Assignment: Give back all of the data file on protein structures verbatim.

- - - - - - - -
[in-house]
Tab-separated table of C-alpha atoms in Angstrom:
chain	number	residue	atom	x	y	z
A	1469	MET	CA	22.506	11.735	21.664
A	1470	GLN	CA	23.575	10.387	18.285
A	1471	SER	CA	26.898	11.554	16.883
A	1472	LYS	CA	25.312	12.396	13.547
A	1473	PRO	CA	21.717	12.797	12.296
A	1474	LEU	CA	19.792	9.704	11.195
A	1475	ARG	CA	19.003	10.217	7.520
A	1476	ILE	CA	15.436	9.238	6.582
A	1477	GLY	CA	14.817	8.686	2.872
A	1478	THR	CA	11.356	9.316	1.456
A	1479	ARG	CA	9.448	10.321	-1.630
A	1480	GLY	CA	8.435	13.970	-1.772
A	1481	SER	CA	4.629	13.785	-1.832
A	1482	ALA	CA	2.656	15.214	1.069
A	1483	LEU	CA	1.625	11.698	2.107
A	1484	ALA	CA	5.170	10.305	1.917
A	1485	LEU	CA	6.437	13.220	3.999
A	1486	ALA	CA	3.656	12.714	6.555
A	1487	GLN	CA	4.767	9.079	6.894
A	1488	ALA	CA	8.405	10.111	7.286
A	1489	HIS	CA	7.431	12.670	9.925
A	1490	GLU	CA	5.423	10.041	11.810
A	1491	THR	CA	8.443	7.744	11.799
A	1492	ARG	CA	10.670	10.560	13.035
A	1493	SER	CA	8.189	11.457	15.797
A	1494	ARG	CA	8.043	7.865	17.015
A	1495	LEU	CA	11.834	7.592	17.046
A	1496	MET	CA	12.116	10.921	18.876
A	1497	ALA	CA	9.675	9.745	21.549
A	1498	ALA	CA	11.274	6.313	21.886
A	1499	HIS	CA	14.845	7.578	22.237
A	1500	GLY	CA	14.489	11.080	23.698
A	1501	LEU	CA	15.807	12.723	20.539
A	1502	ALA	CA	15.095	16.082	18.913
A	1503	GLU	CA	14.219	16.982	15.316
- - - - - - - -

[in-house]
Tab-separated table of C-alpha atoms in Angstrom:
chain	number	residue	atom	x	y	z
A	1469	MET	CA	22.506	11.735	21.664
A	1470	GLN	CA	23.575	10.387	18.285
A	1471	SER	CA	26.898	11.554	16.883
A	1472	LYS	CA	25.312	12.396	13.547
A	1473	PRO	CA	21.717	12.797	12.296
A	1474	LEU	CA	19.792	9.704	11.195
A	1475	ARG	CA	19.003	10.217	7.520
A	1476	ILE	CA	15.436	9.238	6.582
A	1477	GLY	CA	14.817	8.686	2.872
A	1478	THR	CA	11.356	9.316	1.456
A	1479	ARG	CA	9.448	10.321	-1.630
A	1480	GLY	CA	8.435	13.970	-1.772
A	1481	SER	CA	4.629	13.785	-1.832
A	1482	ALA	CA	2.656	15.214	1.069
A	1483	LEU	CA	1.625	11.698	2.107
A	1484	ALA	CA	5.170	10.305	1.917
A	1485	LEU	CA	6.437	13.220	3.999
A	1486	ALA	CA	3.656	12.714	6.555
A	1487	GLN	CA	4.767	9.079	6.894
A	1488	ALA	CA	8.405	10.111	7.286
A	1489	HIS	CA	7.431	12.670	9.925
A	1490	GLU	CA	5.423	10.041	11.810
A	1491	THR	CA	8.443	7.744	11.799
A	1492	ARG	CA	10.670	10.560	13.035
A	1493	SER	CA	8.189	11.457	15.797
A	1494	ARG	CA	8.043	7.865	17.015
A	1495	LEU	CA	11.834	7.592	17.046
A	1496	MET	CA	12.116	10.921	18.876
A	1497	ALA	CA	9.675	9.745	21.549
A	1498	ALA	CA	11.274	6.313	21.886
A	1499	HIS	CA	14.845	7.578	22.237
A	1500	GLY	CA	14.489	11.080	23.698
A	1501	LEU	CA	15.807	12.723	20.539
A	1502	ALA	CA	15.095	16.082	18.913
A	1503	GLU	CA	14.219	16.982	15.316